“If you got 13 percent back on your investments every year, you’d be pretty happy, right? Remember, the S&P 500, historically, has averaged about 7 percent when adjusted for inflation.”
“What if the investment is in children, and the return on investment not only makes economic sense but results in richer, fuller, healthier lives for the entire family?”
That’s how a recent article by NPR starts out as it detailed a new paper co-authored by Nobel laureate James Heckman, a professor of economics at the University of Chicago and the director of the Center for the Economics of Human Development. The paper, titled “The Life-Cycle Benefits of an Influential Early Childhood Program,” adds to a growing body of research on the value and importance of high-quality early education programs by examining their impact over time.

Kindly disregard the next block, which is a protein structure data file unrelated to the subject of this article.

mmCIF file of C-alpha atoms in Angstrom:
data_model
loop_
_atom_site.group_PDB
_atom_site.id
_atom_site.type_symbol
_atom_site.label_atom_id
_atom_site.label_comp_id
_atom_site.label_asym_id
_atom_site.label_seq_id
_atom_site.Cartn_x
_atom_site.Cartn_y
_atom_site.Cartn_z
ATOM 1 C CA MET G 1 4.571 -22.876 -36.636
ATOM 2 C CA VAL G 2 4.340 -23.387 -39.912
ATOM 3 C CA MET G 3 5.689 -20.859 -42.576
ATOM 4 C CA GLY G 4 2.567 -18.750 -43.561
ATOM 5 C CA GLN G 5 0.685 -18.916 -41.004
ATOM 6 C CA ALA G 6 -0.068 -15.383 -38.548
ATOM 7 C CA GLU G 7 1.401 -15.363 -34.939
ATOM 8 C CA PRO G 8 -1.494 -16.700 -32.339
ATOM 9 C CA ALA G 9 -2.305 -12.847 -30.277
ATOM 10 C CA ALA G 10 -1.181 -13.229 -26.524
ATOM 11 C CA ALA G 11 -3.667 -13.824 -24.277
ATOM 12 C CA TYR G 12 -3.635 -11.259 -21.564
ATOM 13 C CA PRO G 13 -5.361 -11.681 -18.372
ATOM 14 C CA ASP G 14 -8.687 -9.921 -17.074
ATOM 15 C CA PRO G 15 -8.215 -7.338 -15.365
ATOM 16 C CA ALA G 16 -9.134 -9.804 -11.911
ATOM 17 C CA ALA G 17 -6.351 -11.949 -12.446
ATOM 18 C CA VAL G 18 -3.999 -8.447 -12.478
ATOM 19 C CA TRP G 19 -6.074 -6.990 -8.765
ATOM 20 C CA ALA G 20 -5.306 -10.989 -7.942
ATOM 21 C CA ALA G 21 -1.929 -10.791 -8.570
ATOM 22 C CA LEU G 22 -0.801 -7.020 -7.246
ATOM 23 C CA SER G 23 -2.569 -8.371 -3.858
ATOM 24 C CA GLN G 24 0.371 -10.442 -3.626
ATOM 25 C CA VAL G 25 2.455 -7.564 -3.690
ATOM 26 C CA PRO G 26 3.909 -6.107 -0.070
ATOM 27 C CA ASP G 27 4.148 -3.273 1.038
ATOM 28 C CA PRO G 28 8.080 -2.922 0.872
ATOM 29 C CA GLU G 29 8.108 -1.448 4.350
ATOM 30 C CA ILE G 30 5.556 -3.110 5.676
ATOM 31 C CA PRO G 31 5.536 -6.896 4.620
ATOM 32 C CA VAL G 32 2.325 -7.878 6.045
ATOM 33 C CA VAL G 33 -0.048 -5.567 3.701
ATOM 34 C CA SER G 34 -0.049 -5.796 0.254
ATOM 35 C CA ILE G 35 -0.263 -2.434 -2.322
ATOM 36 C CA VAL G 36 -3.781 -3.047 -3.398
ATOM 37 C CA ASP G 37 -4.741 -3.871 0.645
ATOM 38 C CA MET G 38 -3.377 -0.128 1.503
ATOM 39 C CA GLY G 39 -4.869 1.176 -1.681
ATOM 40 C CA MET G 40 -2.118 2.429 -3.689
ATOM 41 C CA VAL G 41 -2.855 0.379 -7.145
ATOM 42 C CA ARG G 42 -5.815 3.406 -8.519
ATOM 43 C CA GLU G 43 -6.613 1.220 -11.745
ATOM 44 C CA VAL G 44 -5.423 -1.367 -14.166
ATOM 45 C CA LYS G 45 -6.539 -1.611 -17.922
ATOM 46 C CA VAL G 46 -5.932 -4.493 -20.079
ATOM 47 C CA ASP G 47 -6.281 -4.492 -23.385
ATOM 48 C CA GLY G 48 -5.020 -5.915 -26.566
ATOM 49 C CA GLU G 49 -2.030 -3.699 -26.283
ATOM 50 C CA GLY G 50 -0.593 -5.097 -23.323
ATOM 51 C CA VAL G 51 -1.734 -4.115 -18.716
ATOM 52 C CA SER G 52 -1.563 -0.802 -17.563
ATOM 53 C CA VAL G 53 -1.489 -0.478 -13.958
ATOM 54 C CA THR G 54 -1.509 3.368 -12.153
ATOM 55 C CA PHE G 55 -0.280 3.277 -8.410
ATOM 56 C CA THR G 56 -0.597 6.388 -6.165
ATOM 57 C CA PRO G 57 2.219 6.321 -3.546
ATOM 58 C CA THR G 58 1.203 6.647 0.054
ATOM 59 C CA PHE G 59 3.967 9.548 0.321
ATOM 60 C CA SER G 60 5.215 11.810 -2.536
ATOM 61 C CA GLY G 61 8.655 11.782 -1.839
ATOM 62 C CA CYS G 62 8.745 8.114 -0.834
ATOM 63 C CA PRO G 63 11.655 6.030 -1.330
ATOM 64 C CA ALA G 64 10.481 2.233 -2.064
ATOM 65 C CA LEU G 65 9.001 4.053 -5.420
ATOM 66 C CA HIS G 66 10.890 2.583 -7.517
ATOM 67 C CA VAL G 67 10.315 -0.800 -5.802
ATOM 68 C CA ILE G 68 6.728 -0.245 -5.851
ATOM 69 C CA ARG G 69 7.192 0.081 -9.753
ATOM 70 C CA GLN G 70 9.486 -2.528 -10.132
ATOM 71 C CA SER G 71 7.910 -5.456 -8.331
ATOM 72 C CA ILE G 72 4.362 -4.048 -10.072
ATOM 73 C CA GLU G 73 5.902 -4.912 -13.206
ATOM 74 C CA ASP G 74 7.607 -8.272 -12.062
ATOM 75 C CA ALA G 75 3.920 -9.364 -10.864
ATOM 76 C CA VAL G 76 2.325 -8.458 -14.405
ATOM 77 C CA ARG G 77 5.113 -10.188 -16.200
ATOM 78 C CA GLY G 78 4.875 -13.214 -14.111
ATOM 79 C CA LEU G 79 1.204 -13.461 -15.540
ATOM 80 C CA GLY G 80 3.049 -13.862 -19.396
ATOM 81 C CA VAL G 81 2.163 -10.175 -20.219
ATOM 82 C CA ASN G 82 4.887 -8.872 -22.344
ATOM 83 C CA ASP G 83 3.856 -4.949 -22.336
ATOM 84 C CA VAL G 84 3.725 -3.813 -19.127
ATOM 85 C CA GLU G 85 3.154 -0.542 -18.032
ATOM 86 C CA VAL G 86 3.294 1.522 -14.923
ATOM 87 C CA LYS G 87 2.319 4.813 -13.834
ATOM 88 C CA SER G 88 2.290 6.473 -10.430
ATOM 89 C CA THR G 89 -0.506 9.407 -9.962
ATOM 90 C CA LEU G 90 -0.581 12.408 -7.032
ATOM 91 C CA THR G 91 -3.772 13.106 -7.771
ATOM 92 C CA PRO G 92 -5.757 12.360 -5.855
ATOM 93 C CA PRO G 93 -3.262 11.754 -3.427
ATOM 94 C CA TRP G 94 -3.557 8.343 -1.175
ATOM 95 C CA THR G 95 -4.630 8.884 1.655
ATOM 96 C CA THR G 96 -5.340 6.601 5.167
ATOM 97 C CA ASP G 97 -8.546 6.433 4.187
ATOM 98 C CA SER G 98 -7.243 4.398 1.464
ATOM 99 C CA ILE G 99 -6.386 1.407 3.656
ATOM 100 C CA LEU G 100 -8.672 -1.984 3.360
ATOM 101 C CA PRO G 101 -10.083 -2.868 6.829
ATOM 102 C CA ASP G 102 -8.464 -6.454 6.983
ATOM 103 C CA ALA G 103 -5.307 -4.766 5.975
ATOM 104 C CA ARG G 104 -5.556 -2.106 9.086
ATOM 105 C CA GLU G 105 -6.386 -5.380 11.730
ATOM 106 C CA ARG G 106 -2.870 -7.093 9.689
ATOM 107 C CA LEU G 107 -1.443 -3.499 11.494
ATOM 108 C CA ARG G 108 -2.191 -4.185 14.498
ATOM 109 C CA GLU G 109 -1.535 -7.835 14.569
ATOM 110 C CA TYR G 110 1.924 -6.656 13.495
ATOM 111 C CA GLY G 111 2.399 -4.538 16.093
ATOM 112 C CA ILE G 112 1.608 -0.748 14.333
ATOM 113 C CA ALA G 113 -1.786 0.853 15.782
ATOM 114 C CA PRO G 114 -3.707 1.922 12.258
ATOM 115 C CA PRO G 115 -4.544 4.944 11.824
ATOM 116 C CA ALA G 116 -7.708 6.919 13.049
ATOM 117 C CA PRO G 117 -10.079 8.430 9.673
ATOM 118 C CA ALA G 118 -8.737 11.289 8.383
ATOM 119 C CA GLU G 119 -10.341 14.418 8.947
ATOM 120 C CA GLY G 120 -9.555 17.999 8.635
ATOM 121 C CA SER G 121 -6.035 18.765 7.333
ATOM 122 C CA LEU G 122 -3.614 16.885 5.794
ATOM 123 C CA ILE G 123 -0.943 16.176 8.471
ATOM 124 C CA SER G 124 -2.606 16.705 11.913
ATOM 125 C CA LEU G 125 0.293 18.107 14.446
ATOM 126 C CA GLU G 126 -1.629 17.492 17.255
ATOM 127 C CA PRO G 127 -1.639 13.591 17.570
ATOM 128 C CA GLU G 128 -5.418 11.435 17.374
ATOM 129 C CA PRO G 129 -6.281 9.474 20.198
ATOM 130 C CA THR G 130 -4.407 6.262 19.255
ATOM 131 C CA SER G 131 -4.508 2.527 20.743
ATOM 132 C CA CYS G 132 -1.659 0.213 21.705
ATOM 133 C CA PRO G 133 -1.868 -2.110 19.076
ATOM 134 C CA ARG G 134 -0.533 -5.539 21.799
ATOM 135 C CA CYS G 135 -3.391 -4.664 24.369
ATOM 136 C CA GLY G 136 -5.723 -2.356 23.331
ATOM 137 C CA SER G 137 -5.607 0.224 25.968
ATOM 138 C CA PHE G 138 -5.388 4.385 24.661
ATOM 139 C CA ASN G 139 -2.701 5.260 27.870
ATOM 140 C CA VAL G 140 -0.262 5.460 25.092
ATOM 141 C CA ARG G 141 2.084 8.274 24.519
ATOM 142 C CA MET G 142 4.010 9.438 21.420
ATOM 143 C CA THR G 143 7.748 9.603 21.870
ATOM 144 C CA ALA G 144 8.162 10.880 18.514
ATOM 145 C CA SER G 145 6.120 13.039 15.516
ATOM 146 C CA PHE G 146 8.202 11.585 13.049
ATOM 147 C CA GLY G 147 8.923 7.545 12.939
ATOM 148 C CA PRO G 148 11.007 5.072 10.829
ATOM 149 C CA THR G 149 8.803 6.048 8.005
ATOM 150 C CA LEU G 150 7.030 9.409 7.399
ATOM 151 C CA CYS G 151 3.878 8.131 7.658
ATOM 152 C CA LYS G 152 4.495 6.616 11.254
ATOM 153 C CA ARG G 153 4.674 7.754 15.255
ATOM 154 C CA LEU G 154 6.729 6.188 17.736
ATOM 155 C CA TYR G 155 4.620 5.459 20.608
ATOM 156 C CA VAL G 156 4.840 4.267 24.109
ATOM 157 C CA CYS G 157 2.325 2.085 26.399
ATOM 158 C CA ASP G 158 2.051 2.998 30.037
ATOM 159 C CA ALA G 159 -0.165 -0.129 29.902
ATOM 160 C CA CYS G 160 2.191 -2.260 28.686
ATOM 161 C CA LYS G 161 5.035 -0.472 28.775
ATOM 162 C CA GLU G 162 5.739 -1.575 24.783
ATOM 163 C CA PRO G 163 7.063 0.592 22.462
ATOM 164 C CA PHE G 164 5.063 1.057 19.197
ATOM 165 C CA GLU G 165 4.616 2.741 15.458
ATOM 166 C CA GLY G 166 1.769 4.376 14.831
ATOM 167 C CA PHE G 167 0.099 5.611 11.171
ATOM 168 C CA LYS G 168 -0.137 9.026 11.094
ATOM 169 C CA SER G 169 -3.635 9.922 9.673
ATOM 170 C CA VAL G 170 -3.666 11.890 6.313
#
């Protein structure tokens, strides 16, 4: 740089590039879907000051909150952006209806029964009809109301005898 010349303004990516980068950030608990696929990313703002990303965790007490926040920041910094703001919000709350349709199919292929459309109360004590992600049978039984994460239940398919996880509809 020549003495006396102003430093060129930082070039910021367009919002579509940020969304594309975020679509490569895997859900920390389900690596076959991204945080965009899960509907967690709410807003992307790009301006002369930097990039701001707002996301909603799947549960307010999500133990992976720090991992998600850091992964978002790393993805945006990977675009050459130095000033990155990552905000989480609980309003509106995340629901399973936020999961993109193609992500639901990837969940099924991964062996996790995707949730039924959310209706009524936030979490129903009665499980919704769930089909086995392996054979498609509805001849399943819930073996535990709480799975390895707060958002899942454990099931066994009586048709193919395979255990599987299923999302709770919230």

“The main benefit of this study is, if you count all of the benefits that accrue from this program in terms of reduced health care costs, reduced crime, greater earnings, more education, higher IQ — the list is quite long,” Heckman says in the interview. “Those all are monetized. We can compute a rate of return, the dividend would be from the investment. You get about 13 percent per annum. Much higher than the annual return on equities in the U.S. stock market post-Second World War through the 2008 meltdown.”
To learn more about the study, read the full Q&A interview with Heckman on NPR.